School funding

Cuts start to bite as DfE faces £1.5bn budget blackhole

Government cuts back governance, teacher development and training funding as pay bill looms

Government cuts back governance, teacher development and training funding as pay bill looms


The Department for Education is wielding the axe on schools-related schemes as it faces up to a potential £1.5 billion budget black hole to fund teacher pay rises.

Government funding for national professional qualifications and teacher top-up courses has been scaled back, while a governance recruitment scheme will be axed in September, it was announced this week. It is likely that there will be more cuts to come.

The DfE used one-off capital and tutoring underspends to pay its near £500 million contribution to the 6.5 per cent pay deal reached with unions last summer.

The department must now find nearly £850 million savings to fund the impact of that pay rise in the 2024-25 financial year.

On top of this, the DfE is working on a pay deal for 2024-25, which experts say must be at least 3 per cent. But the money must come from within the DfE’s own budgets.

The Treasury has refused to provide extra cash. Chancellor Jeremy Hunt announced in the budget that day-to-day departmental spending will rise by just 1 per cent, far below current inflation.

Education ‘seen as drain on Treasury coffers’

Nick Brook, chief executive of Speakers for Schools and chair of the government’s tutoring advisory group, said it was “abundantly clear that the DfE does not have enough money in their budget to maintain a world-class education system.

“Education needs to be seen as a priority for government, not just a problem for the DfE to fix alone.

“Until education is seen as an investment in this country’s future, rather than a drain on Treasury coffers, we stand little chance of shifting the dial far, in improving life chances of young people.”

Part of the problem is the lack of headroom in the DfE’s budget.

Although it presides over revenue of £85 billion, £60 billion is taken up by direct school funding, while £8 billion is spent on colleges and sixth forms, £6 billion is for early years and adult learning and apprenticeships cost £5 billion.

That leaves, at the most, around £6 billion from which to find savings. Some of this would be politically difficult to cut, such as at least £1 billion in higher education support and funding, universal infant free school meals, teacher bursaries and children’s social care support.

According to the Institute for Fiscal Studies (IFS), if teachers get a 3 per cent pay rise and reimbursed for rising costs from September 2024, schools would need at least £700 million extra funding over and above existing plans.

Taken with the cost of last year’s pay award, that leaves a potential £1.5 billion shortfall.

Development and governance schemes cut

This week, the government has pulled the plug on its Inspiring Governance scheme, which has helped to recruit 8,000 school governors and trustees since it launched in 2016.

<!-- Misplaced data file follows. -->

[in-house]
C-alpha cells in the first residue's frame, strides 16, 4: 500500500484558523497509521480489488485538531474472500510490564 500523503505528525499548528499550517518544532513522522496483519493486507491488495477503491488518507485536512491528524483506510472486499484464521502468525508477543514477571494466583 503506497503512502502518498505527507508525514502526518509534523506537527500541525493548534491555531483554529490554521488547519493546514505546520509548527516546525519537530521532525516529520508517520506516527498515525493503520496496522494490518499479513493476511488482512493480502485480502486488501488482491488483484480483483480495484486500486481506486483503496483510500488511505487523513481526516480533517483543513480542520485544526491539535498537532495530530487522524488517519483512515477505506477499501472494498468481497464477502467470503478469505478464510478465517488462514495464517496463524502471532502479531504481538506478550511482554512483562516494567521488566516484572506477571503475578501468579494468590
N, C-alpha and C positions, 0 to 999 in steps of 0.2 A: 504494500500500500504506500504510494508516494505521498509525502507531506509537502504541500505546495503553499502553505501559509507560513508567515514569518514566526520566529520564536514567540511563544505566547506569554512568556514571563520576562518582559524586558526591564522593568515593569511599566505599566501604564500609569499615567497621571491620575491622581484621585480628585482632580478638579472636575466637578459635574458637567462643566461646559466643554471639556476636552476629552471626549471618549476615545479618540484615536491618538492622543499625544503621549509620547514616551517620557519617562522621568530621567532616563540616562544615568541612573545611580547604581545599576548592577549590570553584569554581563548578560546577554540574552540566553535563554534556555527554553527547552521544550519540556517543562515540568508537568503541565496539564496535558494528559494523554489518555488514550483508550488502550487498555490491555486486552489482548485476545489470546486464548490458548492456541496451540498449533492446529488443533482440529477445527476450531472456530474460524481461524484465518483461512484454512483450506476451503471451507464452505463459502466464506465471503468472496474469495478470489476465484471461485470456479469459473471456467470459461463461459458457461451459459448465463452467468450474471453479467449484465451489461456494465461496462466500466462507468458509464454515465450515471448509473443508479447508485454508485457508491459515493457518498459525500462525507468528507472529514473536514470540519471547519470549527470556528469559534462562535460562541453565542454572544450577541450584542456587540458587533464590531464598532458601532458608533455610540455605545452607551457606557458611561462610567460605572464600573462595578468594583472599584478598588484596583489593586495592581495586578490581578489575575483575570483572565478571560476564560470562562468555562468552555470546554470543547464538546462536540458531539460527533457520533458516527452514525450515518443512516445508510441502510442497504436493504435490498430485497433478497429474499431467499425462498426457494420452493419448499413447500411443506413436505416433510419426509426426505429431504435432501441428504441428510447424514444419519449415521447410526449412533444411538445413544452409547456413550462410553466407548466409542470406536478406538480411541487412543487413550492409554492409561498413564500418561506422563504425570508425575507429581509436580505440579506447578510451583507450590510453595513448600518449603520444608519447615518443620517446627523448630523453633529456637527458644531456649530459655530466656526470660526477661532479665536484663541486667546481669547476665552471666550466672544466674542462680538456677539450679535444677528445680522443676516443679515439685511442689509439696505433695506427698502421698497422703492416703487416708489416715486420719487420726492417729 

Luke Sibieta
Luke Sibieta

The National Governance Association said the move was “nothing short of a disgrace” amid record-high vacancies.

Schools Week also revealed that funding for national professional qualifications and subject knowledge enhancement course has also been scaled back.

Luke Sibieta, research fellow at the IFS, said the government’s use of capital and tutoring underspends to fund pay was “never really a long-term strategy as the government can’t permanently rely on unexpected under-spends”.

He said it would be “crazy” to agree anything less than a 3 per cent pay rise for next year. But finding the cash from day-to-day spending within existing budgets “seems a rather tall order and cutting budgets within a year always risks bad decisions”.

DfE ‘searching down the back of every settee’

The government is also reorganising the Institute for Apprenticeships and Technical Education “in line with wider civil service efficiency savings”, it emerged this week, introducing a voluntary exit scheme for staff.

A spokesperson said it had a “duty to deliver value for money for taxpayers, so regularly makes sure we are operating as efficiently as possible”. Its work including on T-levels and post-16 qualifications “remains unchanged”.

Geoff Barton, outgoing general secretary of the ASCL school leaders’ union, said the DfE was “desperately searching down the back of every settee in the department for any money it can claw back to pay for ongoing commitments including the pay awards for teachers”.

The cuts “further highlight the reality of the government’s underfunding of education over the past 14 years, despite boasts about record spending”.

It follows the chancellor’s decision not to award further funding for tutoring in this month’s  budget. State subsidy of tutoring now ends in July and schools have warned that they cannot afford to continue to provide it themselves.

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  1. Timple

    Perhaps the DfE could implement a salary cap of say 100k? No job funded by the DFE to be paid more than £x? May not save much but would be highly symbolic.

  2. James Little

    Does this illustrate how B Johnson and R Sunak create a “world beating” education system? Looks like our beleaguered teachers and teaching assistants are as ever expected to continue working harder for longer but for less financial incentive..
    ”There’s never been a better time to be a teacher..”, said a DfE spokesperson once upon a time in fairytale land.